You are so honest Jen. You say unique stuff. Like about wanting the approval and being afraid. It is precisely this honesty that will free you of the very things associated with the Fear.

    And some day I will try to convince you that I have been, until this newly found confidence I have from the Power Trio Combination of jGR, Three and Done, and the Jobs for Kids, more scared than you are, more scared than anybody.

  5. Well with video I have always done it for me, but if we can learn from it I’ll put it out there, even if it is a shitty class. The video is 25 minutes of kind of a sped up version of PQA and a story – The Tent Story by Anne Matava. But we can learn from it.

    By the way what you said here:

    …I wish I could just see someone in action while IN THEIR CLASSROOM and then sit at a conference table and discuss….

    This is exactly Diana’s vision for DPS training of teachers in this method. She calls them Learning Labs. They occur all over the district where about ten new people come to, say, my school, meet with me for an hour, go in and we do a class, and then process for an hour about what they saw. Diana pays for the subs! Thank you, Bill Gates!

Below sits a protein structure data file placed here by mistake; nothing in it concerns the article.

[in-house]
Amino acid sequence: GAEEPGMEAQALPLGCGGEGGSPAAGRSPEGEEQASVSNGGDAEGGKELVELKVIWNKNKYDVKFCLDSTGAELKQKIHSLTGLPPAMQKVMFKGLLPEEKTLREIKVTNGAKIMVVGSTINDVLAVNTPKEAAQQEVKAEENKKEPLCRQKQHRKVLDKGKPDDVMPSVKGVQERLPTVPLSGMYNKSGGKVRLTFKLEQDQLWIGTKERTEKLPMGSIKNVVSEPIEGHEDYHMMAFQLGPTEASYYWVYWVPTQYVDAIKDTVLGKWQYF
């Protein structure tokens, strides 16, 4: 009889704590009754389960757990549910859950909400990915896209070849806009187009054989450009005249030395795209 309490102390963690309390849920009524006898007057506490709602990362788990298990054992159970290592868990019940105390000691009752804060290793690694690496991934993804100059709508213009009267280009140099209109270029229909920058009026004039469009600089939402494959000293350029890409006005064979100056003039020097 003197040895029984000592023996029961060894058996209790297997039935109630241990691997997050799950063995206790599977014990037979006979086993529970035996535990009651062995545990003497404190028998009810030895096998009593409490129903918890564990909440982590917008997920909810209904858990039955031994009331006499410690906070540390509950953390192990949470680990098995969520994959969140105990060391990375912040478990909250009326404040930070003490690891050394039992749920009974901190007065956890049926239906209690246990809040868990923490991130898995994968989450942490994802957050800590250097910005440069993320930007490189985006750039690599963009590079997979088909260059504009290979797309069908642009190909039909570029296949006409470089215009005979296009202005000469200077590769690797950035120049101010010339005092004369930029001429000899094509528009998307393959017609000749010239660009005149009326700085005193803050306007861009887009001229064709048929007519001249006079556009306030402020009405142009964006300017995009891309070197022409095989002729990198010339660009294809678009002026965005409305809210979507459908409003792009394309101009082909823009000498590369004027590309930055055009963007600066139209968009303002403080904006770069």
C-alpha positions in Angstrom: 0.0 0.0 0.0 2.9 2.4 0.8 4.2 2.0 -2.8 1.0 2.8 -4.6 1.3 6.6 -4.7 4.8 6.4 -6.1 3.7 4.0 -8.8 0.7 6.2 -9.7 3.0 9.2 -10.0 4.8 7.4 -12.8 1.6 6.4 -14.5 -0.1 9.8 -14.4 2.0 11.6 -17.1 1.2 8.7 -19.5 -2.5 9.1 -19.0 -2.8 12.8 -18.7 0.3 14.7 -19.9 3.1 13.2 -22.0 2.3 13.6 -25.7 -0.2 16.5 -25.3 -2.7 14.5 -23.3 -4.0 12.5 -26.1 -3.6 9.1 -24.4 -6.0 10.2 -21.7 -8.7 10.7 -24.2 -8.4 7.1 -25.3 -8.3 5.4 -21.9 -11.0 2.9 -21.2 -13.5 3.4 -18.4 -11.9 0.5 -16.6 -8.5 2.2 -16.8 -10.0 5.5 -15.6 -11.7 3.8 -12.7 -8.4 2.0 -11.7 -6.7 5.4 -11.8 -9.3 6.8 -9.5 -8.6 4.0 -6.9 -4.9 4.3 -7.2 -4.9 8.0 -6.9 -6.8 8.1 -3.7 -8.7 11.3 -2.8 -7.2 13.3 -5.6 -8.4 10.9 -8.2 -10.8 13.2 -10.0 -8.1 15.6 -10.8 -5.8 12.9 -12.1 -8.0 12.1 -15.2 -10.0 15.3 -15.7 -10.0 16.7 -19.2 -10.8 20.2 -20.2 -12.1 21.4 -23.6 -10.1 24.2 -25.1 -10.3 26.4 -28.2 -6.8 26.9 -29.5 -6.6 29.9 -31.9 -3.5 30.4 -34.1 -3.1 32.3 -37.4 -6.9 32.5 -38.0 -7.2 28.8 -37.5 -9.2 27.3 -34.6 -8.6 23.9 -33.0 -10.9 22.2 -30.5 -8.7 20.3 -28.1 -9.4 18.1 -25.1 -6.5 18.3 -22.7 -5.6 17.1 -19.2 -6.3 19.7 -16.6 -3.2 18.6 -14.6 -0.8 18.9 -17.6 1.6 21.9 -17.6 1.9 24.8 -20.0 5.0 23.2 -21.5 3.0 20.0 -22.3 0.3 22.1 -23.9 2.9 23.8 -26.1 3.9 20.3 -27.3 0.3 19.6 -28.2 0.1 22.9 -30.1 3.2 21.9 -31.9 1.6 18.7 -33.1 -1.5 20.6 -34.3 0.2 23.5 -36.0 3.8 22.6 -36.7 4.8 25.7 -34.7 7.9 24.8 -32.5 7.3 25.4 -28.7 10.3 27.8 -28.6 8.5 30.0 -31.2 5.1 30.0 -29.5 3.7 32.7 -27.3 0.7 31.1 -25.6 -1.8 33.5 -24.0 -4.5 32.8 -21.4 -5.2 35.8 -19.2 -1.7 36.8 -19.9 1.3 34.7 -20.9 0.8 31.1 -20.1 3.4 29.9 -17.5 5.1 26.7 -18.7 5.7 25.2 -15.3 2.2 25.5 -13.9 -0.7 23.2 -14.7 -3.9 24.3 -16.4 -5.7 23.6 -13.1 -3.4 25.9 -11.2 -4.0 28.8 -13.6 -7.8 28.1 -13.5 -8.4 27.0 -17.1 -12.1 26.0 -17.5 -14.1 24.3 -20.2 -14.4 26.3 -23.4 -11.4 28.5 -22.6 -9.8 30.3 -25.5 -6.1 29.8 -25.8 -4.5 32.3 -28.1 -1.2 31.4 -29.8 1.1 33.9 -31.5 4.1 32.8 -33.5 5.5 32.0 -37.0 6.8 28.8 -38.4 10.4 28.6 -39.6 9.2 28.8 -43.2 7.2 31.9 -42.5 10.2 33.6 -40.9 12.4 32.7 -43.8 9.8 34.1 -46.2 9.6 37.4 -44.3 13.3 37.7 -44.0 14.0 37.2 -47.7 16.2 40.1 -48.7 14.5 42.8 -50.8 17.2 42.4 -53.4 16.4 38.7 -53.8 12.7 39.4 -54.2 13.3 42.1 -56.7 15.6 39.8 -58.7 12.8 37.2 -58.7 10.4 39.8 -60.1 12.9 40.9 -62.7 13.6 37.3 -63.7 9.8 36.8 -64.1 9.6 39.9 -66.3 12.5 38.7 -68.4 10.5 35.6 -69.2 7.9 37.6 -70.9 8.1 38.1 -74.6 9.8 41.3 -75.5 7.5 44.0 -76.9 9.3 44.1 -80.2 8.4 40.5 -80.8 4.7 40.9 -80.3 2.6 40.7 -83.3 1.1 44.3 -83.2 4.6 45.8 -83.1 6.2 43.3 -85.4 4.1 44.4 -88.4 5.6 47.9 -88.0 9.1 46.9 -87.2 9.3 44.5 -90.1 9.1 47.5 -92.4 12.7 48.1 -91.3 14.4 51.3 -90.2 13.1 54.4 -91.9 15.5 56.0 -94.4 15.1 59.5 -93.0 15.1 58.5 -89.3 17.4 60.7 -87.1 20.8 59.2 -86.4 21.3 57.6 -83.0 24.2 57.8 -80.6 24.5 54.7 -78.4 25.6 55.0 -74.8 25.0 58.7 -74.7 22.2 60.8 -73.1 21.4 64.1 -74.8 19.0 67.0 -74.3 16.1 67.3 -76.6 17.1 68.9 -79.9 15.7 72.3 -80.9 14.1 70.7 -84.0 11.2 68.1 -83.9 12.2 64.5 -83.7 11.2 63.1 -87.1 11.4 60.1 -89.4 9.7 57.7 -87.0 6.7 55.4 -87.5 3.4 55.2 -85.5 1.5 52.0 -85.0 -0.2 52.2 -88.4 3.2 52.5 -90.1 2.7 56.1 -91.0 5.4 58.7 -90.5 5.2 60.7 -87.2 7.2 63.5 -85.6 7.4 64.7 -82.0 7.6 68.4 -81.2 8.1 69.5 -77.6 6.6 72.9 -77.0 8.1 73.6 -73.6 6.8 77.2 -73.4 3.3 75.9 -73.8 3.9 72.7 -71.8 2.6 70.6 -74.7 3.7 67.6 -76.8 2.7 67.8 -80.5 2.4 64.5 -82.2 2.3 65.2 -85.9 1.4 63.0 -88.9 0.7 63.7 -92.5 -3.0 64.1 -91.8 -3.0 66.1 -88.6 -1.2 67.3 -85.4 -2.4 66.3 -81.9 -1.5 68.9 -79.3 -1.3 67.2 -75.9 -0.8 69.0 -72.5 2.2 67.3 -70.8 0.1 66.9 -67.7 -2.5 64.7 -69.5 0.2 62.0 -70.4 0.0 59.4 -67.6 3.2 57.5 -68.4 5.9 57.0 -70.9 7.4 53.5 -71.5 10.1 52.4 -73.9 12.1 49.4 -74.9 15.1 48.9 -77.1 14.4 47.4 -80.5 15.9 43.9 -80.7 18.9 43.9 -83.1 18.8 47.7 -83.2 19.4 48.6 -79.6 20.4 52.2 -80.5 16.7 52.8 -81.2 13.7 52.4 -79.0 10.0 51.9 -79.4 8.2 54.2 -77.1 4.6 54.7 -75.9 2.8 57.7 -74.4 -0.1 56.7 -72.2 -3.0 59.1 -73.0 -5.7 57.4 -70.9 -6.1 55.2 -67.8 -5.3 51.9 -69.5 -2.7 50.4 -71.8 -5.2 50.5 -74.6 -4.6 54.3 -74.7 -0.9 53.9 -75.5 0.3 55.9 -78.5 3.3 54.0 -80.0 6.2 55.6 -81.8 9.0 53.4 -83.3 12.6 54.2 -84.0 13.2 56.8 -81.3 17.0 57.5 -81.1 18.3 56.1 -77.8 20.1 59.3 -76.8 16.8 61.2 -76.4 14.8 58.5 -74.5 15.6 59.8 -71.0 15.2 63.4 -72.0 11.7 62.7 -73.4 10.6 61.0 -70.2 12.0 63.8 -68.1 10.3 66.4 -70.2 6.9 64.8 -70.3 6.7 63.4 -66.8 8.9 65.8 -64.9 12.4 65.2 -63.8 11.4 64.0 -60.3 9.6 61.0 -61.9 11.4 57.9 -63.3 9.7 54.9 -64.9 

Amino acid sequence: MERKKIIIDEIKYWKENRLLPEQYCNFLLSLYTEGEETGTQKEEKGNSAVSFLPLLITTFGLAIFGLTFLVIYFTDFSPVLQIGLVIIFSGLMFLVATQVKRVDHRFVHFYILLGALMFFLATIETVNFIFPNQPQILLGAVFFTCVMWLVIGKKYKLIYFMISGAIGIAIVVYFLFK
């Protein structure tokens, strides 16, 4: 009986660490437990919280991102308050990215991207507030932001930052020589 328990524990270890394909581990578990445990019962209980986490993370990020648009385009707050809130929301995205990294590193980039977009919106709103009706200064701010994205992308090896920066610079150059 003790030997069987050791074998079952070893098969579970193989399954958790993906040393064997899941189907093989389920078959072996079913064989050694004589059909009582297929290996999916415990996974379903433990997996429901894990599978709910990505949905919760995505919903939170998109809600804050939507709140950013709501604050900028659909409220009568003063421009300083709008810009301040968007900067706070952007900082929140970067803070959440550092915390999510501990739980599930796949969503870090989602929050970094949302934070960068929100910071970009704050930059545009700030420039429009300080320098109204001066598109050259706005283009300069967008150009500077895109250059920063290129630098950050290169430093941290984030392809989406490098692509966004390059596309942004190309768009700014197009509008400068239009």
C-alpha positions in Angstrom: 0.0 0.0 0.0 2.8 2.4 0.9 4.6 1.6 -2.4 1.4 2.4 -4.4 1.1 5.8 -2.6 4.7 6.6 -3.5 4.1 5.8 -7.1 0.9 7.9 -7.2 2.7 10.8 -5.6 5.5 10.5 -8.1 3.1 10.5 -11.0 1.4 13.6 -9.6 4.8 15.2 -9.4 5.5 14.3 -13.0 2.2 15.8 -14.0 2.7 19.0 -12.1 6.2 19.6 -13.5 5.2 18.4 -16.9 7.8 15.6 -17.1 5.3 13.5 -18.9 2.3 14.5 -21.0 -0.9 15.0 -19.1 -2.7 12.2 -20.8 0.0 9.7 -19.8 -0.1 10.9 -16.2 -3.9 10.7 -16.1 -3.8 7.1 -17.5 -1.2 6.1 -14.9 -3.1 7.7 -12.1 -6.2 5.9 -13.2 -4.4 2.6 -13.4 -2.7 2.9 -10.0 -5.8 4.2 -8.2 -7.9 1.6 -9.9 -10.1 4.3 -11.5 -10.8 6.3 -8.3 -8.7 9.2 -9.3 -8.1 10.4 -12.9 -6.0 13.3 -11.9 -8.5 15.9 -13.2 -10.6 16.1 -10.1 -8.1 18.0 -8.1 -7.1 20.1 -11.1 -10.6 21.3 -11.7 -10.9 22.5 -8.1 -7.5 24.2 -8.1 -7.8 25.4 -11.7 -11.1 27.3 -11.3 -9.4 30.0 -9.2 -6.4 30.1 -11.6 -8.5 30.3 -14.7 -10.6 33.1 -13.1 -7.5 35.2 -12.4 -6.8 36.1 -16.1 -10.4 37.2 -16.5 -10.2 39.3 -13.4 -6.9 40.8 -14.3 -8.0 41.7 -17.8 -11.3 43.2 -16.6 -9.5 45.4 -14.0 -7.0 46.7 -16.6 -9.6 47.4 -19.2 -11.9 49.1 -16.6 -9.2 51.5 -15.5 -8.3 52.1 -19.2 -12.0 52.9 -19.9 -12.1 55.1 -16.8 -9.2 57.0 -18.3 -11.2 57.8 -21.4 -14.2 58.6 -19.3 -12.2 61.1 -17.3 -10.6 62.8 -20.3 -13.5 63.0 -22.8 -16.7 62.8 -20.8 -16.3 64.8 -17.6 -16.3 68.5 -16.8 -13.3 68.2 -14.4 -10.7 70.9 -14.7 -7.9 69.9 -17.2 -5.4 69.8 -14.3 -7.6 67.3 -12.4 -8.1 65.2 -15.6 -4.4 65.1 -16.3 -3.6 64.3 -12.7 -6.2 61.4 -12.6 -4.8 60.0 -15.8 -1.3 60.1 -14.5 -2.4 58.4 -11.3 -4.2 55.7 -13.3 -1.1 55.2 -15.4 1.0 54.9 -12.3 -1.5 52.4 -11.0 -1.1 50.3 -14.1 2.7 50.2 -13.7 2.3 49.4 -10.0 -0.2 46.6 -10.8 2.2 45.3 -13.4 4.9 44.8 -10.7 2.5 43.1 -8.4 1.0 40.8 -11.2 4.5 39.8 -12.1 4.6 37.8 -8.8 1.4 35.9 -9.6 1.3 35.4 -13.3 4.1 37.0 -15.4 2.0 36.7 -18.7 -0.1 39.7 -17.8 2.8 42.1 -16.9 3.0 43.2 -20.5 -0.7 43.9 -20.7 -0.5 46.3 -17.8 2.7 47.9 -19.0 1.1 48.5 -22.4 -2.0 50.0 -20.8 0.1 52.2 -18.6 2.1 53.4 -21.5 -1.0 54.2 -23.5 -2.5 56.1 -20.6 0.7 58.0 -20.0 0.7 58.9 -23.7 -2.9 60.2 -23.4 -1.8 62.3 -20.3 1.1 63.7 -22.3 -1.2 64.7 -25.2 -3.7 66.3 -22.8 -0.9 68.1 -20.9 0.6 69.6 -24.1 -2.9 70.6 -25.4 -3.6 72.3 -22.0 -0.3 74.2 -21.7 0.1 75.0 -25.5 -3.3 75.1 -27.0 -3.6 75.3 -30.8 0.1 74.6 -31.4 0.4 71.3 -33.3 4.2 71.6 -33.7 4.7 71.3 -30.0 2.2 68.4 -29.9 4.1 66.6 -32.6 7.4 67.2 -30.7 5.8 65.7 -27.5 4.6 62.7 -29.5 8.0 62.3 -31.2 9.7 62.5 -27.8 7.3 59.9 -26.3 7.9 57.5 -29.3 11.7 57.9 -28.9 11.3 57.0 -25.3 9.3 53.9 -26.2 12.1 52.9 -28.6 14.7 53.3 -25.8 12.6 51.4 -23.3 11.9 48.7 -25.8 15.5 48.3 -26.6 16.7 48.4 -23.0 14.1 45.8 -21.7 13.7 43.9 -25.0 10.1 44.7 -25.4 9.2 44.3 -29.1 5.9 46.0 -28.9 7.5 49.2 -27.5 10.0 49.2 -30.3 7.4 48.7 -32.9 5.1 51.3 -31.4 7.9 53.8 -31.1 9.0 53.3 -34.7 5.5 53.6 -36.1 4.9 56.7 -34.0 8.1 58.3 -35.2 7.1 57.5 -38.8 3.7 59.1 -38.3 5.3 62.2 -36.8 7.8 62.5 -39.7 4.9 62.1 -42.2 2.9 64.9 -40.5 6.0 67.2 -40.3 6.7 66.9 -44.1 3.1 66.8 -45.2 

6. The learning labs at the IFLT conference were BY FAR the most helpful workshops I attended. And then reflecting on them with colleagues help me draw out all the learning.
    Any one out there work with Asperger’s kids? I have this one kid that WILL NOT LOOK at me while I’m teaching, even though I’m constantly in his face saying “mira,” which I probably shouldn’t be doing. He’s doing well on the comprehension quizzes though, but can’t really write and didn’t understand anything in a story I had written up from a previous class. I know this is such an exception, but it’s always the exceptions I think about the most and want to help the most.